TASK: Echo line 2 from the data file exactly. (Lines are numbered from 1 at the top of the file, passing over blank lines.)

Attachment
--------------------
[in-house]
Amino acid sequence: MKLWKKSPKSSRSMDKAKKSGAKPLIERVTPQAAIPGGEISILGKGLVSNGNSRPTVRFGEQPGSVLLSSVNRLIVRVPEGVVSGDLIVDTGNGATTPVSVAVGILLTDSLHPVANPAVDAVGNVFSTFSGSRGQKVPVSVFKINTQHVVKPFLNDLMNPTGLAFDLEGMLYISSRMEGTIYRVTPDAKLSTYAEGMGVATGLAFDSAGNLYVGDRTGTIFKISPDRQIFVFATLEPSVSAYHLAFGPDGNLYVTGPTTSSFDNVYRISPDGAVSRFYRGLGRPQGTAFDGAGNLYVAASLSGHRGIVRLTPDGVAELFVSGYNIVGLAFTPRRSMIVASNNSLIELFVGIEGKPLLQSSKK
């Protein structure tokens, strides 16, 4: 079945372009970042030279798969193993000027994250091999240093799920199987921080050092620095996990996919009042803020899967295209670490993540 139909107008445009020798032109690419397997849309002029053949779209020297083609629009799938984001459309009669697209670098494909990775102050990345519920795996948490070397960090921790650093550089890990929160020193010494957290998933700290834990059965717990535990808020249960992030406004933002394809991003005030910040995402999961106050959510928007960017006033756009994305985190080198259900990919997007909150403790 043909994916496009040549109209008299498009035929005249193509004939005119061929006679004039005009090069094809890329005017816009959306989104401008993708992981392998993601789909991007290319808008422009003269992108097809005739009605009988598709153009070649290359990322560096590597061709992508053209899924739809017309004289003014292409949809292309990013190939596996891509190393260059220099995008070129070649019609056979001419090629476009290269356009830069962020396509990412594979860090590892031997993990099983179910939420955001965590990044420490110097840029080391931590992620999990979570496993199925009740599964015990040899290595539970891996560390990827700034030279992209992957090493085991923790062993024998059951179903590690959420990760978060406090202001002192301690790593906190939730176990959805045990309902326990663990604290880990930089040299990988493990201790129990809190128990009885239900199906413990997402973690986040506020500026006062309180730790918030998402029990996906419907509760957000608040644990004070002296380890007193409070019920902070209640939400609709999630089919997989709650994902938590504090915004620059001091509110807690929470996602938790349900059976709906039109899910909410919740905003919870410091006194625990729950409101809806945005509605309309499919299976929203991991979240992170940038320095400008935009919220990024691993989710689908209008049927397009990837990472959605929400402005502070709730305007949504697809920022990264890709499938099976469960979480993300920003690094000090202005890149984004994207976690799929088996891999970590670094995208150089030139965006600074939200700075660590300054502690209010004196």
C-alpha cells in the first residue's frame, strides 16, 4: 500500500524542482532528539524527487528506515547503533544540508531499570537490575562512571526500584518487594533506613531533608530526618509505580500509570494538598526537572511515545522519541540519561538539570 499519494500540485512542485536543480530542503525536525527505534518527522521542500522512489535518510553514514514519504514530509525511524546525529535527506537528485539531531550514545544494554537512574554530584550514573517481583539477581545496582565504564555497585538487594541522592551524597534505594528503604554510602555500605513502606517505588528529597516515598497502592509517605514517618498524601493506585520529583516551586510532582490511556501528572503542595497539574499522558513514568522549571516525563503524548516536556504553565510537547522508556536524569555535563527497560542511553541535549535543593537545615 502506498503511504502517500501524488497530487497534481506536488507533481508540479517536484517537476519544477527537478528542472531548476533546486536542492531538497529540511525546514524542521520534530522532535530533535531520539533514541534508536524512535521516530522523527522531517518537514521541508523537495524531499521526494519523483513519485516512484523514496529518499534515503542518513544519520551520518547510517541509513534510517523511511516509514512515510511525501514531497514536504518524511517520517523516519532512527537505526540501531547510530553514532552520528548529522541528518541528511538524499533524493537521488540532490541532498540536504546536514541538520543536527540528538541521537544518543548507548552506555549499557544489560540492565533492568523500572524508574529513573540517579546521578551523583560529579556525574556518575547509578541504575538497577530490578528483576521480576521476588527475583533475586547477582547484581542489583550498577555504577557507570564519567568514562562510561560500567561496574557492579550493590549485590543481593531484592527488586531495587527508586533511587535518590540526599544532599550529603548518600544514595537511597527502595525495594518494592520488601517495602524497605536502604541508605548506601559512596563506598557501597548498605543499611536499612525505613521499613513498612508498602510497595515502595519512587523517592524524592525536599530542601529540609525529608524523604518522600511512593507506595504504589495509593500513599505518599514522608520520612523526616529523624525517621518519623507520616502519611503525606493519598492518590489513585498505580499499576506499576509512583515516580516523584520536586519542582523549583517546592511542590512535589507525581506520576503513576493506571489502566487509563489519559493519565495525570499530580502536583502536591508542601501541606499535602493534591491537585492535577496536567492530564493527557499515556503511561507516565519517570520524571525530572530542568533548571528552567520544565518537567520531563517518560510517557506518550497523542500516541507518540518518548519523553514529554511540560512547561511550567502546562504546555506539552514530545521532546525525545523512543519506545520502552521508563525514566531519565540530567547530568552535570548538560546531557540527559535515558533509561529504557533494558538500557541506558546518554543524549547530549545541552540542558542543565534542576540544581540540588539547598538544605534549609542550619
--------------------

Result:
Amino acid sequence: MKLWKKSPKSSRSMDKAKKSGAKPLIERVTPQAAIPGGEISILGKGLVSNGNSRPTVRFGEQPGSVLLSSVNRLIVRVPEGVVSGDLIVDTGNGATTPVSVAVGILLTDSLHPVANPAVDAVGNVFSTFSGSRGQKVPVSVFKINTQHVVKPFLNDLMNPTGLAFDLEGMLYISSRMEGTIYRVTPDAKLSTYAEGMGVATGLAFDSAGNLYVGDRTGTIFKISPDRQIFVFATLEPSVSAYHLAFGPDGNLYVTGPTTSSFDNVYRISPDGAVSRFYRGLGRPQGTAFDGAGNLYVAASLSGHRGIVRLTPDGVAELFVSGYNIVGLAFTPRRSMIVASNNSLIELFVGIEGKPLLQSSKK